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IR3204   Migration in Global Politics: Ethics, Politics, and Practice

Academic year(s): 2023-2024

Key information

SCOTCAT credits : 30

ECTS credits : 15

Level : SCQF level 9

Semester: 2

Planned timetable: Tues 2 - 4pm Wed 10am-12pm

We live, we are told, in an increasingly mobile world, and yet the ability to move is experienced differentially: not everyone has the same access to 'movement' or experiences such movement in the same way. This module explores the relationship between political thought and the complex phenomenon of migration. The first half of the module will focus on understanding how migration has been conceptualised in Political Theory and the kinds of debates that have characterised political theorising about migration, particularly within the tradition of normative political thought. In the second half of the module, we will shift from examining how migration has been thought about in (normative) political theory to examining the impact that migration has on understandings of other core concepts/practices in political theory, including borders, rights, justice, security, and citizenship.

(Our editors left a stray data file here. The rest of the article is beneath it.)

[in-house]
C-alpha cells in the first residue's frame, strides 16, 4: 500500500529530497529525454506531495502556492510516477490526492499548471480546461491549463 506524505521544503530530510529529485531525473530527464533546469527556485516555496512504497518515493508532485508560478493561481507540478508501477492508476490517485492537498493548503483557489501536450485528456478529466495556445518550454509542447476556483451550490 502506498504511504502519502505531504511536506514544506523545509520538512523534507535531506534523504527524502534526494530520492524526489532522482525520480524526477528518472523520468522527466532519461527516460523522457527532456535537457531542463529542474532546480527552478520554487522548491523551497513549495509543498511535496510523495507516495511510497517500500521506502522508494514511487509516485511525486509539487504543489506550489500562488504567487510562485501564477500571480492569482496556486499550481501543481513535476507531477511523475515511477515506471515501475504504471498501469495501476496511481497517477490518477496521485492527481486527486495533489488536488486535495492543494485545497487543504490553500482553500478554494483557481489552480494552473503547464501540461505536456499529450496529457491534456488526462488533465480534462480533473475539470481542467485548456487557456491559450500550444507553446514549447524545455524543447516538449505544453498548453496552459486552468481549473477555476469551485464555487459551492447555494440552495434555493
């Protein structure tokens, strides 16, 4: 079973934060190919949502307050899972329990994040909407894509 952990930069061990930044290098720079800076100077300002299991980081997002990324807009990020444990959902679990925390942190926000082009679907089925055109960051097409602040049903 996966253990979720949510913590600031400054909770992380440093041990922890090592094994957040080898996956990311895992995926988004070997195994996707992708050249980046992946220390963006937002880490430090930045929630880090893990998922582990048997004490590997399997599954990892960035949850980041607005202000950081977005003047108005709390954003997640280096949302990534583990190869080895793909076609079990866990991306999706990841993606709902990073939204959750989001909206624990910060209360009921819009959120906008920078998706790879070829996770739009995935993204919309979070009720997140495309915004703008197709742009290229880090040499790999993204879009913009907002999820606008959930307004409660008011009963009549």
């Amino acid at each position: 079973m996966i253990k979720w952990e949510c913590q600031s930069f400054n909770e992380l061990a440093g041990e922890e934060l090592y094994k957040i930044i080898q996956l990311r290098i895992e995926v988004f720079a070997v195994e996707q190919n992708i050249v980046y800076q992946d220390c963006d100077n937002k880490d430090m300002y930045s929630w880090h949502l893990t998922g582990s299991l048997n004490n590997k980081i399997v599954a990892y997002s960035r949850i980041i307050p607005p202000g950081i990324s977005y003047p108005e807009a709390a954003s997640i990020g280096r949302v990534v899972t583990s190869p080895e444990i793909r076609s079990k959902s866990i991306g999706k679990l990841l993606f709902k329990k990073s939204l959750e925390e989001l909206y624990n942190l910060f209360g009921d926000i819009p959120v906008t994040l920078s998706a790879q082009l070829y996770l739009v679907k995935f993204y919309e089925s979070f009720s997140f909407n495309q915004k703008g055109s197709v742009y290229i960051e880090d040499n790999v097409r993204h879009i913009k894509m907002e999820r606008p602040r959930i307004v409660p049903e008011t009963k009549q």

Relationship to other modules

Pre-requisite(s): Before taking this module you must pass IR2005 and pass IR2006

Learning and teaching methods and delivery

Weekly contact: 2-hour weekly seminar (x11 weeks), plus office hours.

Scheduled learning hours: 44

Guided independent study hours: 253

Assessment pattern

As used by St Andrews: Coursework = 100%

As defined by QAA
Coursework: 100%

Re-assessment: Exam = 100%


Module coordinator: Dr N E G Saunders
Module teaching staff: Dr Natasha Saunders

Intended learning outcomes

  • Demonstrate understanding of legal/institutional frameworks governing global migration.
  • Demonstrate understanding of core debates in political theory on migration.
  • Critically evaluate these debates and the assumptions upon which they rest.
  • Articulate how migration can impact the meaning and role of core concepts/ideas in global politics.
  • Articulate reasoned and factually supported arguments both orally and in writing.